Renewable energy adoption is on the rise, and there’s no limit to what it can do – and whom it can reach. As nations across the globe turn to massive wind and solar developments to scale up their infrastructure, sometimes it’s the smaller projects that mean the most. For students in both Alabama and Central America, a repurposed shipping container represents an entirely new kind of classroom.
This past spring, the Sky Youth program at Chickasaw High School chose SunFarm Energy to provide the solar array for the group’s latest container classroom project. “It really is a great opportunity to share the possibilities of solar with the world,” said SunFarm Energy CEO, Doug Herrick. “To see American students using the power of solar to uplift others is inspiring and we’re proud to support Chickasaw High School during this project.” Thanks to the collaboration of students, teachers, staff, and local partners, this fall the longstanding Alabama-based program will send its solar-powered shipping container to a village in Central America to help students access remote learning.
Opportunities for all.
In 2023, the SKY Youth program at Chickasaw High School saw a need to assist developing nations with reliable access to electricity and the internet. After COVID-19 disrupted schools across the world, richer countries deployed digital learning as an alternative while nations with unreliable power and internet access could not.
Out of this growing concern, students at Chickasaw High School decided to convert their latest container classroom into a solar-powered computer lab. They envisioned the new space as a hub for remote learning with accessible internet and a reliable source of power thanks to the attached solar array.
During the 2022/2023 school year, the students set about doing just that. The repurposed shipping container is now a state-of-the-art computer lab complete with a rooftop solar array.
“It really aligns with our curriculum,” says Brian Copes, the founder of the SKY Youth program and a skilled trades teacher at Chickasaw High School. “Students will learn construction skills and convert the container classroom with framed walls, spray foam insulation, vinyl flooring, and electrical work.”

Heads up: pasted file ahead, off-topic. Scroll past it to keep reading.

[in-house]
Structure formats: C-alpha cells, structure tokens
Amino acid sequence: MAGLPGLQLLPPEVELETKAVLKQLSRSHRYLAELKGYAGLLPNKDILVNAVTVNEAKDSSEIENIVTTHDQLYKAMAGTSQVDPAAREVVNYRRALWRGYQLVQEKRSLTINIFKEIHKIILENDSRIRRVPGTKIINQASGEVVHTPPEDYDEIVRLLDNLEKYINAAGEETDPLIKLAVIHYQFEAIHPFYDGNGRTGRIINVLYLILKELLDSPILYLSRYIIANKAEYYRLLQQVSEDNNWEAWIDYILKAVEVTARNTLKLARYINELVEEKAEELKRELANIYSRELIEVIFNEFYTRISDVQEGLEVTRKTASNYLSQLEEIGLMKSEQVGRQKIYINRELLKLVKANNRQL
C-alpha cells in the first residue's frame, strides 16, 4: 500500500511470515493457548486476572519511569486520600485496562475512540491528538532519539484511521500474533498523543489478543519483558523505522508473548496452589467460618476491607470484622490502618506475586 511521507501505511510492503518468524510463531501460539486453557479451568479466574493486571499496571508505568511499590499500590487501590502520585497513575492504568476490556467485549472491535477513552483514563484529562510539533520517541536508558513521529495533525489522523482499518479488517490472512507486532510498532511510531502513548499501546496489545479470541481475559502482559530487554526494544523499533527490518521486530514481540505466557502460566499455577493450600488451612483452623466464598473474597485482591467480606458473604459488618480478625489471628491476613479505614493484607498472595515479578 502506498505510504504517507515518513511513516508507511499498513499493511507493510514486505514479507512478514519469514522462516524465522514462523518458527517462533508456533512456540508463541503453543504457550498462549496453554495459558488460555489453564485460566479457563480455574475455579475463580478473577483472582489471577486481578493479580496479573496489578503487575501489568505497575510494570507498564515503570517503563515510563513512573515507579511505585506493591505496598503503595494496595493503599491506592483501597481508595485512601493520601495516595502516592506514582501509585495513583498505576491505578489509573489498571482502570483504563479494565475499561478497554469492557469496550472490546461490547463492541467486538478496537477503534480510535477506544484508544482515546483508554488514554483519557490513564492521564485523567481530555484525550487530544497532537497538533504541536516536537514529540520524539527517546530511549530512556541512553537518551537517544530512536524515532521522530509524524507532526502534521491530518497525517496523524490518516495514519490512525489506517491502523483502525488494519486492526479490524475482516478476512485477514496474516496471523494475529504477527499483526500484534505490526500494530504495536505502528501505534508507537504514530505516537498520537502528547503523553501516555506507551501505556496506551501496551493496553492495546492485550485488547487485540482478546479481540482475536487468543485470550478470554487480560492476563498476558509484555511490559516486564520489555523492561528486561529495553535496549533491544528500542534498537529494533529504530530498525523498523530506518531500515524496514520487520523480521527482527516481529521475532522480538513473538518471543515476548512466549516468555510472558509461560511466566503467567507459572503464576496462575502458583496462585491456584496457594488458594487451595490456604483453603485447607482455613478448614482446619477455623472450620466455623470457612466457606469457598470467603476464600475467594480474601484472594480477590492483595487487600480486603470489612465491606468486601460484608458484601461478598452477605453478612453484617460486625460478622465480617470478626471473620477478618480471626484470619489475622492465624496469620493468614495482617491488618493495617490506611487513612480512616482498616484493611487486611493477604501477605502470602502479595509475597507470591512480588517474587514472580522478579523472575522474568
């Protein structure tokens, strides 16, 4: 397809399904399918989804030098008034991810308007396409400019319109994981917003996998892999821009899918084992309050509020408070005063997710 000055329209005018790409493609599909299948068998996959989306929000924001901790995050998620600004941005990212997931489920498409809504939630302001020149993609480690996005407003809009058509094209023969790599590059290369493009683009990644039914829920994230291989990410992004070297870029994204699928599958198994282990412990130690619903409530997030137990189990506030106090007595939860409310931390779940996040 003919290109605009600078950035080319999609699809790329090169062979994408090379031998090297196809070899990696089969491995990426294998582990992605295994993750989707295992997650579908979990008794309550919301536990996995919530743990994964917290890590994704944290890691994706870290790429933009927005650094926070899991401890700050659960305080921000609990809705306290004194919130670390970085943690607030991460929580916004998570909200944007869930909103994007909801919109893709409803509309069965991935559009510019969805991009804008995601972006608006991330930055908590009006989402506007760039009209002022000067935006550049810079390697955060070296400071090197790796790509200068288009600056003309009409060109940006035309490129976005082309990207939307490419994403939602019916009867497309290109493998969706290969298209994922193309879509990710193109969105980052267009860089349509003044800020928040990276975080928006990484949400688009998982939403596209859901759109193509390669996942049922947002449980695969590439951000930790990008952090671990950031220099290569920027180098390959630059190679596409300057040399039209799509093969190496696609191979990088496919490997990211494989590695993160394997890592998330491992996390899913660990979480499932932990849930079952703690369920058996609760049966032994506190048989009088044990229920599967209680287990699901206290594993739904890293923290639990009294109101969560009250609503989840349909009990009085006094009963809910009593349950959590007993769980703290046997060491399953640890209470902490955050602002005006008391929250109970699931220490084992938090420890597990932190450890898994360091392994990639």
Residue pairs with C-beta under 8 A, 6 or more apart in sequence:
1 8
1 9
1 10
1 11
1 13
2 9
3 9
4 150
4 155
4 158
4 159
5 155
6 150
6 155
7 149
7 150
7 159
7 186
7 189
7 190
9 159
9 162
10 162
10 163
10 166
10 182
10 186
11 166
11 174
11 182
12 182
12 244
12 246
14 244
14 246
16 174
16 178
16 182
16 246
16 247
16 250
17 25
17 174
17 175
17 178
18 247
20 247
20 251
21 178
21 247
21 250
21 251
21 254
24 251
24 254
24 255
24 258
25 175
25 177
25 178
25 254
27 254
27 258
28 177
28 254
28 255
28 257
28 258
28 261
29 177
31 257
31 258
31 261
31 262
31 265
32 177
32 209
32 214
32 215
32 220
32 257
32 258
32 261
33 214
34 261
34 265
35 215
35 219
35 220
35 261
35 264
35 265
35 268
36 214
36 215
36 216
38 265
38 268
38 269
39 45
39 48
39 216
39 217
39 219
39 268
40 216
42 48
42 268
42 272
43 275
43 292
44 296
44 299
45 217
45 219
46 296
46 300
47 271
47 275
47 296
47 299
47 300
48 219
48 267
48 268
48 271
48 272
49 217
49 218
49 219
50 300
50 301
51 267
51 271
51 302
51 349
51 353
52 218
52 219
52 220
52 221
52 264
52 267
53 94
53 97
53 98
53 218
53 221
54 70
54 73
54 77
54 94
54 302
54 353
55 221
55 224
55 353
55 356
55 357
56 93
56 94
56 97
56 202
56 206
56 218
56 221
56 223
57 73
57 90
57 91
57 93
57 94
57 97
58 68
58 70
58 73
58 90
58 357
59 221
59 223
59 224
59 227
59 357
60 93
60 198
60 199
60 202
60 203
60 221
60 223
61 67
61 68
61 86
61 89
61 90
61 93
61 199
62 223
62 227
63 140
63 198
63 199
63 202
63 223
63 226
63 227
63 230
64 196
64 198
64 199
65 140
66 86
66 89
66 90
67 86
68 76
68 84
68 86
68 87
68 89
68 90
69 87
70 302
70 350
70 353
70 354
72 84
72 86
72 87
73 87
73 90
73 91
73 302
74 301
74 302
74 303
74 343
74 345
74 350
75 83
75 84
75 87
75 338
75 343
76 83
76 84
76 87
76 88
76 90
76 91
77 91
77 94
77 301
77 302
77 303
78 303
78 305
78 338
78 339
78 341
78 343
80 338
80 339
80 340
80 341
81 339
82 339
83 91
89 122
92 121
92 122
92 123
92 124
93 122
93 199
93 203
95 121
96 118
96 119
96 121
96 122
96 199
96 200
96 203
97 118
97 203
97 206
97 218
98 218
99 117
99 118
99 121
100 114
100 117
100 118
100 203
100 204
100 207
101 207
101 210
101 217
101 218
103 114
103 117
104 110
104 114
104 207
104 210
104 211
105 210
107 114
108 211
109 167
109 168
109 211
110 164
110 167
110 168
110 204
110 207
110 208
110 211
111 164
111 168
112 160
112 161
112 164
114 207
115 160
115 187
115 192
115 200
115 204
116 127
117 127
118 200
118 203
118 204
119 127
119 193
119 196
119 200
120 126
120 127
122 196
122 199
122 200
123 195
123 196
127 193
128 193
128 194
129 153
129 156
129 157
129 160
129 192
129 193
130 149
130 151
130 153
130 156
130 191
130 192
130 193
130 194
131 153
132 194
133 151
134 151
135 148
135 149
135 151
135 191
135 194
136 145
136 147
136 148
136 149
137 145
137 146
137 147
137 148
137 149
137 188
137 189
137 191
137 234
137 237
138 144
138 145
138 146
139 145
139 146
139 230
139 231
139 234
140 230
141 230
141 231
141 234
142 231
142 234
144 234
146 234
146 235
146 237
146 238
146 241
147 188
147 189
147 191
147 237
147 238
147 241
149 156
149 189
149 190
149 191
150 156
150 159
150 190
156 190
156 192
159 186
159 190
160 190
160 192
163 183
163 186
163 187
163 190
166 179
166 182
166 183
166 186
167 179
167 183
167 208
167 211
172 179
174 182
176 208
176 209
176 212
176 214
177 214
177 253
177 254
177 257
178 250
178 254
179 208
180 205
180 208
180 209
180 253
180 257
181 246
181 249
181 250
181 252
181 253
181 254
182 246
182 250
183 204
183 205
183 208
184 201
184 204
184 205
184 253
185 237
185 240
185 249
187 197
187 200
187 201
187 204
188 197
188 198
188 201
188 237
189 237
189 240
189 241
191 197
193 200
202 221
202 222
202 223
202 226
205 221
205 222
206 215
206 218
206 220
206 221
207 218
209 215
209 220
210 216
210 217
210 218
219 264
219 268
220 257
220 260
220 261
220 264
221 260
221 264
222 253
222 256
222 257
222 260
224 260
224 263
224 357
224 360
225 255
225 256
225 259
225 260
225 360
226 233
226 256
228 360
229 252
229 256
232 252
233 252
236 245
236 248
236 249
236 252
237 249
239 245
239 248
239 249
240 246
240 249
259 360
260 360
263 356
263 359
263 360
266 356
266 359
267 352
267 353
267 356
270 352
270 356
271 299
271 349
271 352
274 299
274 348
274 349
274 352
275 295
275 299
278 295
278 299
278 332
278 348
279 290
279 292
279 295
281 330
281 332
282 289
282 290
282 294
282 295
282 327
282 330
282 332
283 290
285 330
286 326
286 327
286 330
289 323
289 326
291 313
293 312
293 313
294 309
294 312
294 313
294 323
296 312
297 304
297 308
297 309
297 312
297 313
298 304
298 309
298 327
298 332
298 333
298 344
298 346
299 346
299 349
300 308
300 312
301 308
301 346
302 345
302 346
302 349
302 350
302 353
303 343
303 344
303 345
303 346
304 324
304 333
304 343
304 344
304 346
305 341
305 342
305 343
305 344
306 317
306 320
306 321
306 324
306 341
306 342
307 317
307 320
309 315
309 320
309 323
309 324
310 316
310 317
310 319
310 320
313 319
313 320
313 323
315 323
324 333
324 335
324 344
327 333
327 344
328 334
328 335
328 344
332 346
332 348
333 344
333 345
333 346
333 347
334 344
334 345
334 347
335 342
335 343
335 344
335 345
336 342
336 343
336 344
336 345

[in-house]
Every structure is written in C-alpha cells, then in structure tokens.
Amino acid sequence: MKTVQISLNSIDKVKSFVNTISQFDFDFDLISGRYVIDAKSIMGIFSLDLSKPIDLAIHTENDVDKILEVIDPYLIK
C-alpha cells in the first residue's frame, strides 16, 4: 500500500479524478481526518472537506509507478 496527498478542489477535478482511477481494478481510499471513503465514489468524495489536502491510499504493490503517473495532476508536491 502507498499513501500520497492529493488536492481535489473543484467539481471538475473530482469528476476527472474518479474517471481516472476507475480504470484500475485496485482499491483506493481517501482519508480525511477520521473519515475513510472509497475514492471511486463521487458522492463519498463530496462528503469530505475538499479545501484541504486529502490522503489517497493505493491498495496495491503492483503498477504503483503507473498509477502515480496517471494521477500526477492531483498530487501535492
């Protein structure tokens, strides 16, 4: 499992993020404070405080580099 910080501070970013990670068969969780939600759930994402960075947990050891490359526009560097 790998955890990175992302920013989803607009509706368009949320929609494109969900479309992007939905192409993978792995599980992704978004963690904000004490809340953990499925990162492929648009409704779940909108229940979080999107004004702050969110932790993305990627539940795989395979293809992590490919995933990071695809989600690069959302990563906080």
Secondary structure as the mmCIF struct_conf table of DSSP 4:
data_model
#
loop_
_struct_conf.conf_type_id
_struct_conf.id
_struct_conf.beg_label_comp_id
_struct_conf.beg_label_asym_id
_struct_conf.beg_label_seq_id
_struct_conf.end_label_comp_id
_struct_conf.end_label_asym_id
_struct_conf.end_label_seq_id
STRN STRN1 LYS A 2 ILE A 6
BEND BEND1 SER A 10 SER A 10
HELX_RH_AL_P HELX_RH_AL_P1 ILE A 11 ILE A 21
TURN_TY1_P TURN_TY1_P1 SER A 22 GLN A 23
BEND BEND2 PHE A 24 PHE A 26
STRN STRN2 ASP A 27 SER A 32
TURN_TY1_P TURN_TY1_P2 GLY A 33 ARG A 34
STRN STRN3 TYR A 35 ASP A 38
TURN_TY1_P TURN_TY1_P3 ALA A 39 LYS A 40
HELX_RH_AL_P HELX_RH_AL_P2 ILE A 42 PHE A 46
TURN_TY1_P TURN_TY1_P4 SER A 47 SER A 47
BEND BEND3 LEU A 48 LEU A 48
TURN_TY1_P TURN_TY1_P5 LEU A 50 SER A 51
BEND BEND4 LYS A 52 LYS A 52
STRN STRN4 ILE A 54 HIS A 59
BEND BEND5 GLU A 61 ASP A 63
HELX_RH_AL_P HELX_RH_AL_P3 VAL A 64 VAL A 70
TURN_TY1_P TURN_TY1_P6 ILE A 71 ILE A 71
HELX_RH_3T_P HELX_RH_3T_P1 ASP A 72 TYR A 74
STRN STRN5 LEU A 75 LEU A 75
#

For over 5 years, Copes and his students have been creating container classrooms for underserved communities across the globe. During a visit to Belfate, Honduras in 2017, Copes knew the existing education infrastructure would benefit from hands-on opportunities. Thanks to a joint effort between SKY Youth clubs at schools across Alabama, the program has now supplied Belfate with four different container classrooms including a welding lab, a woodworking and construction lab, a small engine and auto mechanics lab, and a computer lab.
More than skill building.
But for the team at Chickasaw High School, creating the computer lab classroom is about more than just putting students’ skills to the test. For Amber Dorsett, Chickasaw High School’s Career Coach, the exciting part is seeing a team of school administrators and students come together. “I love how our team is so different and we think of different facets of the project,” says Dorsett. “Our students are able to learn critical thinking skills, like how do we fix this, and how do we face this challenge.”
In addition, Copes believes these projects allow students to dream. The Chickasaw area is a small community where many students have lived in poverty for generations. “Kids are slow to engage and don’t realize they can reach their dream,” says Copes. “When they go on this trip our kids will be changing lives, but in turn, our kids’ lives will be changed.”
In the fall of 2023, Chickasaw High School students will accompany their newly crafted computer lab down to Central America where they will have the opportunity to teach their Central American peers about virtual learning, internet access, and basic computer skills.